Visual testing is one of the most common methods of non-destructive testing. Visual testing relies on the adequate illumination of the test surface and on the eyesight of the technician. Visual testing requires training (for example, knowledge of product and process, anticipated service conditions and acceptance criteria), and it has its own range of equipment.
Defects found by other NDT methods are ultimately substantiated by visual inspection. VT can be classified as direct visual testing and remote visual testing. The most common NDT methods, MT and PT, are simply scientific ways of enhancing the visual examination.
The equipment needed is simple: for direct viewing you need a light source, various measurement devices or gauges and magnifying devices when appropriate; for remote viewing or internal inspection, equipment such as a light-lens system or bore scope allows remote surfaces to be examined.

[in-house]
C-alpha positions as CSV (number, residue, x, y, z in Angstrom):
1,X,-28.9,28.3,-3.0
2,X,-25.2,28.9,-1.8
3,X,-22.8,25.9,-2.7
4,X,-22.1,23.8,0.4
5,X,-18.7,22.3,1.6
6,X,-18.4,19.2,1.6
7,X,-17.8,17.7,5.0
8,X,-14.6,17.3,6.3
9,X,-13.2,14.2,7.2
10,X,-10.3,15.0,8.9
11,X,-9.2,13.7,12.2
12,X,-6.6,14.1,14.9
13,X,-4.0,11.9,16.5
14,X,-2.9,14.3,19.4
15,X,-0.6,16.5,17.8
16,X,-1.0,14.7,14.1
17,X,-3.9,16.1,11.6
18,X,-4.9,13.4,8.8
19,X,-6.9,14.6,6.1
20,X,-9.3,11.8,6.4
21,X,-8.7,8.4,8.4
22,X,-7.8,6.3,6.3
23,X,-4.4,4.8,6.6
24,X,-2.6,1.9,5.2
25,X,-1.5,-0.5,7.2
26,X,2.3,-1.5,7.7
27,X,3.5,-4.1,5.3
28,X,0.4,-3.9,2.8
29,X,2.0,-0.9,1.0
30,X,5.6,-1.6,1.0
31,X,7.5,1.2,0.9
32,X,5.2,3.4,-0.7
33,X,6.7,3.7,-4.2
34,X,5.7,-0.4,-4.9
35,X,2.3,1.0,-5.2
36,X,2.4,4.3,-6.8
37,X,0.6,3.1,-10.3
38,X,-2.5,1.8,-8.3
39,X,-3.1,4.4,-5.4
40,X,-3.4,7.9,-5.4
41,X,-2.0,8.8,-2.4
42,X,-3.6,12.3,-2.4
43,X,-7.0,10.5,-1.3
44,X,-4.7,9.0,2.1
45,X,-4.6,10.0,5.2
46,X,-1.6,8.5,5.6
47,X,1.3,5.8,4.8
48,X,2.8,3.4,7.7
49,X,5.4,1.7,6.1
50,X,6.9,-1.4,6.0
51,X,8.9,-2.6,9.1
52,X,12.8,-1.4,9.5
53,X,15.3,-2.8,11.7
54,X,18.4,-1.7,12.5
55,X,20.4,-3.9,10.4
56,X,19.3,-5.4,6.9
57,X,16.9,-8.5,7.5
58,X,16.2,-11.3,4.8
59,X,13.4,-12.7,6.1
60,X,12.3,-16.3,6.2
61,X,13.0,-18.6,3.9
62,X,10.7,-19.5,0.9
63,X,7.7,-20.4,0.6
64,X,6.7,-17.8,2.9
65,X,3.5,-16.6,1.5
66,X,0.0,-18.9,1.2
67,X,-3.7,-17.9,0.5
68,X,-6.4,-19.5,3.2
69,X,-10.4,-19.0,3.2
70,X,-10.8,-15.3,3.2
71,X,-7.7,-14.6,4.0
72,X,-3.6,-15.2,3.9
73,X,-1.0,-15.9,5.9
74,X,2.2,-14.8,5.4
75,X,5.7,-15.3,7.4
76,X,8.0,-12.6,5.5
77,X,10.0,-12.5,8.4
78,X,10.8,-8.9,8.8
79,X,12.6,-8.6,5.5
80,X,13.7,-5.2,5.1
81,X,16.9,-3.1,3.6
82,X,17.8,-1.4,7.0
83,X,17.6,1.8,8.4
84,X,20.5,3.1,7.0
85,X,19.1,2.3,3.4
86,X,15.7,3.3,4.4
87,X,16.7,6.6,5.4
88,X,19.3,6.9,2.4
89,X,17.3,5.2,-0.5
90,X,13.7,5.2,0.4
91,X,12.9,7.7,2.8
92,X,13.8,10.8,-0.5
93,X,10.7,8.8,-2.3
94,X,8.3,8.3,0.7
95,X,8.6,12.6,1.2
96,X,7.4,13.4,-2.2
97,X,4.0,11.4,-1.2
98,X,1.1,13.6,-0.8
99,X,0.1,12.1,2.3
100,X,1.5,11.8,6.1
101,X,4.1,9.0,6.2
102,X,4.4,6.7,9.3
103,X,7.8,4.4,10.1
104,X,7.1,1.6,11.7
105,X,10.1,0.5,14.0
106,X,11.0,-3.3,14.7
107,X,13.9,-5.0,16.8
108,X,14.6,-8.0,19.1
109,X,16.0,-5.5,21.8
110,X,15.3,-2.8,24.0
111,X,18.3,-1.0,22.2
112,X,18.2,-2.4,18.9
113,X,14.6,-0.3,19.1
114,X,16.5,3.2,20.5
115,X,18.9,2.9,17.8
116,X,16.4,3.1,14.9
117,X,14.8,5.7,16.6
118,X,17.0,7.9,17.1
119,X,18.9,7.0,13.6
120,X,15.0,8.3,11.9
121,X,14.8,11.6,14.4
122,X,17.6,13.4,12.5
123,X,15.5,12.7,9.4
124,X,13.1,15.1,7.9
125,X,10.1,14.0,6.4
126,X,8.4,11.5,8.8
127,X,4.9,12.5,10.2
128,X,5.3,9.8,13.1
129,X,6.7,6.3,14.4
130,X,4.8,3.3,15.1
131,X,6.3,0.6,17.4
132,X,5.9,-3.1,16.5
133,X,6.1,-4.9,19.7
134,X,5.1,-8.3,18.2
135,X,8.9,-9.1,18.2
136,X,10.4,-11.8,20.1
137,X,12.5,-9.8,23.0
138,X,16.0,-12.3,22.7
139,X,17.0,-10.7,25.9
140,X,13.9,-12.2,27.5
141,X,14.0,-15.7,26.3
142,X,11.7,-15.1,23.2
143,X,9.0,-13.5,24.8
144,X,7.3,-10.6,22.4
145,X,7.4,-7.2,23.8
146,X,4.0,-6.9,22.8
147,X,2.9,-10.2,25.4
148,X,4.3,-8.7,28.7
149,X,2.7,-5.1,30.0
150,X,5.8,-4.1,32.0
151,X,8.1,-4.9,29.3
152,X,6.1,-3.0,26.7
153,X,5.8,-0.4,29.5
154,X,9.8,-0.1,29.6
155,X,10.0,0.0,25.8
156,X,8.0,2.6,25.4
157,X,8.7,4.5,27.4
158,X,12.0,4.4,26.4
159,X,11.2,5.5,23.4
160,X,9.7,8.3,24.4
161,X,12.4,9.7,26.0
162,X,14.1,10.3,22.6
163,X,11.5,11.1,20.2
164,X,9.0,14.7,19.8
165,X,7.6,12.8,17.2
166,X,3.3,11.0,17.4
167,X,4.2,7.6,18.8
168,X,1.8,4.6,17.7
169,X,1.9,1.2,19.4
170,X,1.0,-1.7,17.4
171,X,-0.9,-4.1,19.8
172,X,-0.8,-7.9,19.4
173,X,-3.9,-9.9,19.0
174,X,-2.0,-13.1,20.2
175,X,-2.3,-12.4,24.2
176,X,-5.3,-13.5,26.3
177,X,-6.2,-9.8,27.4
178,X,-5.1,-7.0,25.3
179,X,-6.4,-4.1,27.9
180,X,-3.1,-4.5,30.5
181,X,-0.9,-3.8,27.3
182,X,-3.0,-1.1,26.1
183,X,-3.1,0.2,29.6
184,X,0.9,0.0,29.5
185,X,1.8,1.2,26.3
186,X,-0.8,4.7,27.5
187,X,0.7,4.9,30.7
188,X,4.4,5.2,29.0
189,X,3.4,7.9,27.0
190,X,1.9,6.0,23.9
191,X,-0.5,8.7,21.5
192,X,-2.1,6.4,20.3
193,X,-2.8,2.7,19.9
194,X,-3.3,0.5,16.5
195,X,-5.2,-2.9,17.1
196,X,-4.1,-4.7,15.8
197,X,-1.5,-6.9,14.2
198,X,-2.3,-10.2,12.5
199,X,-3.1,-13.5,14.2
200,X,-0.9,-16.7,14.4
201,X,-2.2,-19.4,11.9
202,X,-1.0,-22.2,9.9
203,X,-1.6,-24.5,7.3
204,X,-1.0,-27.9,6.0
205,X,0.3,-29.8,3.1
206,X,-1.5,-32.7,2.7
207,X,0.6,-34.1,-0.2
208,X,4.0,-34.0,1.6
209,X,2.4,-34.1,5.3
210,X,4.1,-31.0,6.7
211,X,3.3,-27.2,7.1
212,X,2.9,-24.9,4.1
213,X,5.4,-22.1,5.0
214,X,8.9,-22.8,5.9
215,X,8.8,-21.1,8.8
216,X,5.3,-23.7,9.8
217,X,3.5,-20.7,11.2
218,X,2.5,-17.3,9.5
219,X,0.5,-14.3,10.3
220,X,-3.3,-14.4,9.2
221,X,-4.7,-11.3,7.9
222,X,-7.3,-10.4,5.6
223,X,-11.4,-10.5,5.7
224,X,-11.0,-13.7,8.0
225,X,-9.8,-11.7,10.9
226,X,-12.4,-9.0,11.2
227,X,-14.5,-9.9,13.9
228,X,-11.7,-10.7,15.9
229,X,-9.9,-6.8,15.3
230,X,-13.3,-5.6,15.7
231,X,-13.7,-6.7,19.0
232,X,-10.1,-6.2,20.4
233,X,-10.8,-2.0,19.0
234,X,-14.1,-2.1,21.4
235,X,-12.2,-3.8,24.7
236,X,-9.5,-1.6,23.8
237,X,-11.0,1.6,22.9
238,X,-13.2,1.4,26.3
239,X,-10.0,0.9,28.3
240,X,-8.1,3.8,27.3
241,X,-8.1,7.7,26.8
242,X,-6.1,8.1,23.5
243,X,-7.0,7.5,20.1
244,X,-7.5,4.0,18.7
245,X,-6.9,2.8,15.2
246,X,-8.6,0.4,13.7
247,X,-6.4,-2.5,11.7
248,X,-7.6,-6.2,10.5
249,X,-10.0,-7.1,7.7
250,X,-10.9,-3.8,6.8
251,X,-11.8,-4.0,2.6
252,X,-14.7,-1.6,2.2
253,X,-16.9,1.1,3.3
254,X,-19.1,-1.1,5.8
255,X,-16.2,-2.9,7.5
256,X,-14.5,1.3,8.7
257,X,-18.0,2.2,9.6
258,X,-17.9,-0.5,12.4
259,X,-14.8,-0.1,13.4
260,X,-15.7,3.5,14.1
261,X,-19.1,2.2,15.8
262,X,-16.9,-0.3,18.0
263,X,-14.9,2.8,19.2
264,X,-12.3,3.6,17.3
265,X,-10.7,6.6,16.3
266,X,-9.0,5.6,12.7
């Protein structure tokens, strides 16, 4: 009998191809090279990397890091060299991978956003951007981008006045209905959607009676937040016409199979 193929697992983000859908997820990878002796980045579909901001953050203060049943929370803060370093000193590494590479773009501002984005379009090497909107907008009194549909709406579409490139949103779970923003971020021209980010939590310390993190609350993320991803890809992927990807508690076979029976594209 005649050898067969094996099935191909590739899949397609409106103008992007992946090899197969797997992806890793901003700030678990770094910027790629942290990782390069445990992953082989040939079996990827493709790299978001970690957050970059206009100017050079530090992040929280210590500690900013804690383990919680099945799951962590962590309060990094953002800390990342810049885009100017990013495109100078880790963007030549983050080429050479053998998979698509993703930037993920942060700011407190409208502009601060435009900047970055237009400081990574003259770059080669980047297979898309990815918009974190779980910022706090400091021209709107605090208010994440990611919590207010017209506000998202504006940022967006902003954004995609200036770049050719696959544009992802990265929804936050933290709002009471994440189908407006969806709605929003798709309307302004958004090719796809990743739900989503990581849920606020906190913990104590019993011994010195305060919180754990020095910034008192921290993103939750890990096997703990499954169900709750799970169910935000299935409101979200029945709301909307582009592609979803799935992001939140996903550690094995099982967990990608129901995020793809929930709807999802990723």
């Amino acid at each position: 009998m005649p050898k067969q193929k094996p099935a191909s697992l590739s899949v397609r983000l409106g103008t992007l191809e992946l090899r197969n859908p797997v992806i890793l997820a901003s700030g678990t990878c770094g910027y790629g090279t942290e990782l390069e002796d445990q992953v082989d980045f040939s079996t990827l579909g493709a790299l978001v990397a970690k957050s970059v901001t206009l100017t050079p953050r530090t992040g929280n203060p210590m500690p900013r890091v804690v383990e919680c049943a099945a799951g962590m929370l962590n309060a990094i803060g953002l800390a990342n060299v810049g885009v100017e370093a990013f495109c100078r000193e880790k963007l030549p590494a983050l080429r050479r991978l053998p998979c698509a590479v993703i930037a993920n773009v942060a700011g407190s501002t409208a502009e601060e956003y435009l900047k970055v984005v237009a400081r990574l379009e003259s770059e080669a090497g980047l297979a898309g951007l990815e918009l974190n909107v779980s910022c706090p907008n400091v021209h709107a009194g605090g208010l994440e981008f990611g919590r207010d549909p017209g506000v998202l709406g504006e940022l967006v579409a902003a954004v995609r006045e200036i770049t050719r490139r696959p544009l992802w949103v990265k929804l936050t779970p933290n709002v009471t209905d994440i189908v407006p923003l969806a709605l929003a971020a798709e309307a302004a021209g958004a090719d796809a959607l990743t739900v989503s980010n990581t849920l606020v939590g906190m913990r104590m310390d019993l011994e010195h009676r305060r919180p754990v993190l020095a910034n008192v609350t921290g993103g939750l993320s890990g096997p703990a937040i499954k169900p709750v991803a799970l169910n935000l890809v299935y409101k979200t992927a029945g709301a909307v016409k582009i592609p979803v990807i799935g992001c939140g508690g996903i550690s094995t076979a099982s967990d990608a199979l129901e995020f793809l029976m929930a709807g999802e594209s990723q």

More sophisticated fibre-optic equipment allows the introduction of a device into very small access holes or channels. Most of these systems provide for permanent recording of the inspection. Cameras are indispensable for visual examination as a method of documentation.